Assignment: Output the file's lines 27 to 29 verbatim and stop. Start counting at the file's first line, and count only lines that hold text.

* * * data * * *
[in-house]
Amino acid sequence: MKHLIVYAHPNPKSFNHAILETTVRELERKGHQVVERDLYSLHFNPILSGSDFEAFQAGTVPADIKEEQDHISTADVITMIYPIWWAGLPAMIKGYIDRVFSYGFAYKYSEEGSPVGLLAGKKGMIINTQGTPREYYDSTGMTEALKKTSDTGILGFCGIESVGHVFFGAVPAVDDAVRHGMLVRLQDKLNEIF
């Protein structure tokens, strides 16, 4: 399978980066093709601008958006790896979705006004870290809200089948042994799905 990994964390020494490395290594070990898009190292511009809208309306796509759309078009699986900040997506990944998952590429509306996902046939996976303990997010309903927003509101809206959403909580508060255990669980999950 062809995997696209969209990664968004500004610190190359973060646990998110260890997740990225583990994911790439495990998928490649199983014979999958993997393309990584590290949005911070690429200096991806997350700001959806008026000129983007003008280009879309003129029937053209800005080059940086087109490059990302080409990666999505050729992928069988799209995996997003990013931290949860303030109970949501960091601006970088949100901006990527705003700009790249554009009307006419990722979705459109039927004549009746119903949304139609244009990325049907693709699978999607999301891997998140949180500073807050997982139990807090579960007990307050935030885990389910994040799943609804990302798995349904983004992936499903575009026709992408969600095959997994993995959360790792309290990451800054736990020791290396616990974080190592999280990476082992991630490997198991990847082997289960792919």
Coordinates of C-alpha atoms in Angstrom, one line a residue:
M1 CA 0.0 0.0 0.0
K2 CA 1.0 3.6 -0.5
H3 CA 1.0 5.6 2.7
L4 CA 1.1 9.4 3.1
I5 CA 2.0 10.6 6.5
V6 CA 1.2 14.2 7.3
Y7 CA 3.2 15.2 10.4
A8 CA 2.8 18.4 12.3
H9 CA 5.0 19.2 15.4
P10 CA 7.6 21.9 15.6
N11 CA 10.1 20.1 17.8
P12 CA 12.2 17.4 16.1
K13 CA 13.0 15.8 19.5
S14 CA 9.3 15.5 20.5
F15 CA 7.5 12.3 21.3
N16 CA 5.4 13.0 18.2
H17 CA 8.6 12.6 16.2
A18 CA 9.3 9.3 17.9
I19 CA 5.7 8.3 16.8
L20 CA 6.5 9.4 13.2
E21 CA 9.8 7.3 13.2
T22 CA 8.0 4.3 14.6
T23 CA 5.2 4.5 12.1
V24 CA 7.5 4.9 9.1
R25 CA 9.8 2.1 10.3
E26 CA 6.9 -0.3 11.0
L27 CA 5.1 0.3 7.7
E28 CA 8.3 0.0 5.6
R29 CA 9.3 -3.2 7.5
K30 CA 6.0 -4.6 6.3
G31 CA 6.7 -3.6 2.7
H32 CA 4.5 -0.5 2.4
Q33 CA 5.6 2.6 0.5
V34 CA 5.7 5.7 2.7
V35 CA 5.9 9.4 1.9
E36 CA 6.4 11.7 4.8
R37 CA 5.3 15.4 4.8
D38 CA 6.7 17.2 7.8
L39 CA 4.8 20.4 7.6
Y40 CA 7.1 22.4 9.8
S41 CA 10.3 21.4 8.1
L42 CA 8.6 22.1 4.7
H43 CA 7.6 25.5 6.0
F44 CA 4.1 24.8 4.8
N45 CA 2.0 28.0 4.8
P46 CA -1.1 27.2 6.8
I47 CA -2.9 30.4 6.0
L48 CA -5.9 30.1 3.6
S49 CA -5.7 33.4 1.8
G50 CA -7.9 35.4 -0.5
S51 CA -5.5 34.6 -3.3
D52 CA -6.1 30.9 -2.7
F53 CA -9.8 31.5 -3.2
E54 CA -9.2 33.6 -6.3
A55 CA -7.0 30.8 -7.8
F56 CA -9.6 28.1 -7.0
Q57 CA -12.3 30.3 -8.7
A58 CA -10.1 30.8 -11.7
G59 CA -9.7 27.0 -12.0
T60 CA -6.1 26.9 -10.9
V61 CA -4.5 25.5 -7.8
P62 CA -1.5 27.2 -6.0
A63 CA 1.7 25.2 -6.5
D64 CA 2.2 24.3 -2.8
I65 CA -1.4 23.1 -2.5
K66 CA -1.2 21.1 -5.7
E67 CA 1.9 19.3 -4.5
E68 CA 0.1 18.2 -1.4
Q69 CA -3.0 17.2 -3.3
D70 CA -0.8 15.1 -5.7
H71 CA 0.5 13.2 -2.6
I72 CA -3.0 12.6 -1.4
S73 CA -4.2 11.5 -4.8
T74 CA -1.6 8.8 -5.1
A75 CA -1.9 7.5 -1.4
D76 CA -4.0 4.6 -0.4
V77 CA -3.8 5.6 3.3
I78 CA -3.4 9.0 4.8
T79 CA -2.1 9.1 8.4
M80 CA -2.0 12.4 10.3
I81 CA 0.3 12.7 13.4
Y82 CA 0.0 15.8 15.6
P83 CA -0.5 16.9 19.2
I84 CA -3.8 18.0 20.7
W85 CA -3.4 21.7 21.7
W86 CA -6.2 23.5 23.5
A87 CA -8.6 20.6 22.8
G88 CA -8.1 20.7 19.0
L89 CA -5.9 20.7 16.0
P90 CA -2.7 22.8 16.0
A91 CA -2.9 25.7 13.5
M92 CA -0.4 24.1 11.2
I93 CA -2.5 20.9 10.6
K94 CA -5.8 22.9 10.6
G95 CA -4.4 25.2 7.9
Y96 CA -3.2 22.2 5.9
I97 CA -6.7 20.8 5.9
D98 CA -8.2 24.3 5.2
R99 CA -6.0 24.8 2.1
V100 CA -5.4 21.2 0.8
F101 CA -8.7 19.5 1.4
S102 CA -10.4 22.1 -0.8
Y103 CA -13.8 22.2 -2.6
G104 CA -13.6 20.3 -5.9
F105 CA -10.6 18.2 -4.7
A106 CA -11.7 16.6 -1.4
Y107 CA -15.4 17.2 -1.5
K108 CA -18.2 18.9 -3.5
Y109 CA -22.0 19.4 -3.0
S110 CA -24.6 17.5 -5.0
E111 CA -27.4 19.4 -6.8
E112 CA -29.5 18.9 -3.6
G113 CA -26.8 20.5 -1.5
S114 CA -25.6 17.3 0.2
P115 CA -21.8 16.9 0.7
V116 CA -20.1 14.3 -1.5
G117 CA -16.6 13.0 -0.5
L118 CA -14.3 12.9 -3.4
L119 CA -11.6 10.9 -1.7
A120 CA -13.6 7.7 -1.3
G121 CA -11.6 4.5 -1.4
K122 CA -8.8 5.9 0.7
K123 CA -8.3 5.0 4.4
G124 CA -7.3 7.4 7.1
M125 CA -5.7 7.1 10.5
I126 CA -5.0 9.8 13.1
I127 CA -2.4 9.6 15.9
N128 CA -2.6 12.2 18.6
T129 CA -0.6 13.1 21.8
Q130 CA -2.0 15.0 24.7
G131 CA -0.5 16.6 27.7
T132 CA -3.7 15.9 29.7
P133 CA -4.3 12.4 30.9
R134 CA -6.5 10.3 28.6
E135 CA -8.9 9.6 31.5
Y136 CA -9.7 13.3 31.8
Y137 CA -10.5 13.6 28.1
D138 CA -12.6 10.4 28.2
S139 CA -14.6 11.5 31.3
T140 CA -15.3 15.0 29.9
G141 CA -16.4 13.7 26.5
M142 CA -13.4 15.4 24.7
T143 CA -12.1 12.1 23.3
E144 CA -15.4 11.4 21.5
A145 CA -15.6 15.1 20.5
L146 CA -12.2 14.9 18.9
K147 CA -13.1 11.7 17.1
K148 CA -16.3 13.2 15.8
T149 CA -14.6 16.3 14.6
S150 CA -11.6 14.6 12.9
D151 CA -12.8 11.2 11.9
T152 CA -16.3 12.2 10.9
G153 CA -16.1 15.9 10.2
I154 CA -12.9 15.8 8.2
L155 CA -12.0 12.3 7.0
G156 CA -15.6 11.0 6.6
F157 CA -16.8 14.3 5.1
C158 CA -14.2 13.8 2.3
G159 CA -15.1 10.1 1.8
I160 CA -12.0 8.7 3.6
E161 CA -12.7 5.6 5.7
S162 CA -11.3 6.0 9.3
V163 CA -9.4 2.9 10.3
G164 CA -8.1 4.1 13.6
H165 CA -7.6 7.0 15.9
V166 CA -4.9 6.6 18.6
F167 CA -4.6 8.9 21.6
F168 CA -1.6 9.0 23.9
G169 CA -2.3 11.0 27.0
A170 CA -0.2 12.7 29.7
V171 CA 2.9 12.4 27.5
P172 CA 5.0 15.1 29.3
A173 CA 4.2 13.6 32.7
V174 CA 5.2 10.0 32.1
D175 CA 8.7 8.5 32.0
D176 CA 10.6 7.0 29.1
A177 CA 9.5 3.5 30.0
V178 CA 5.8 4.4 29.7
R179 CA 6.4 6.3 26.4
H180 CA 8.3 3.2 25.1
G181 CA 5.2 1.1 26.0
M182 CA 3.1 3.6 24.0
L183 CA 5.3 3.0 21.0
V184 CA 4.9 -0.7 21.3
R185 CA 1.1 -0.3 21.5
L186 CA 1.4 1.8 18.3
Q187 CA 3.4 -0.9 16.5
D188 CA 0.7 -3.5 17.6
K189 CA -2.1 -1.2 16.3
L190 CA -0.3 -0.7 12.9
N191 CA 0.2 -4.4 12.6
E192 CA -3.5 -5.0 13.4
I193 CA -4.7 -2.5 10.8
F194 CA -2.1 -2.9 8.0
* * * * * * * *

T23 CA 5.2 4.5 12.1
V24 CA 7.5 4.9 9.1
R25 CA 9.8 2.1 10.3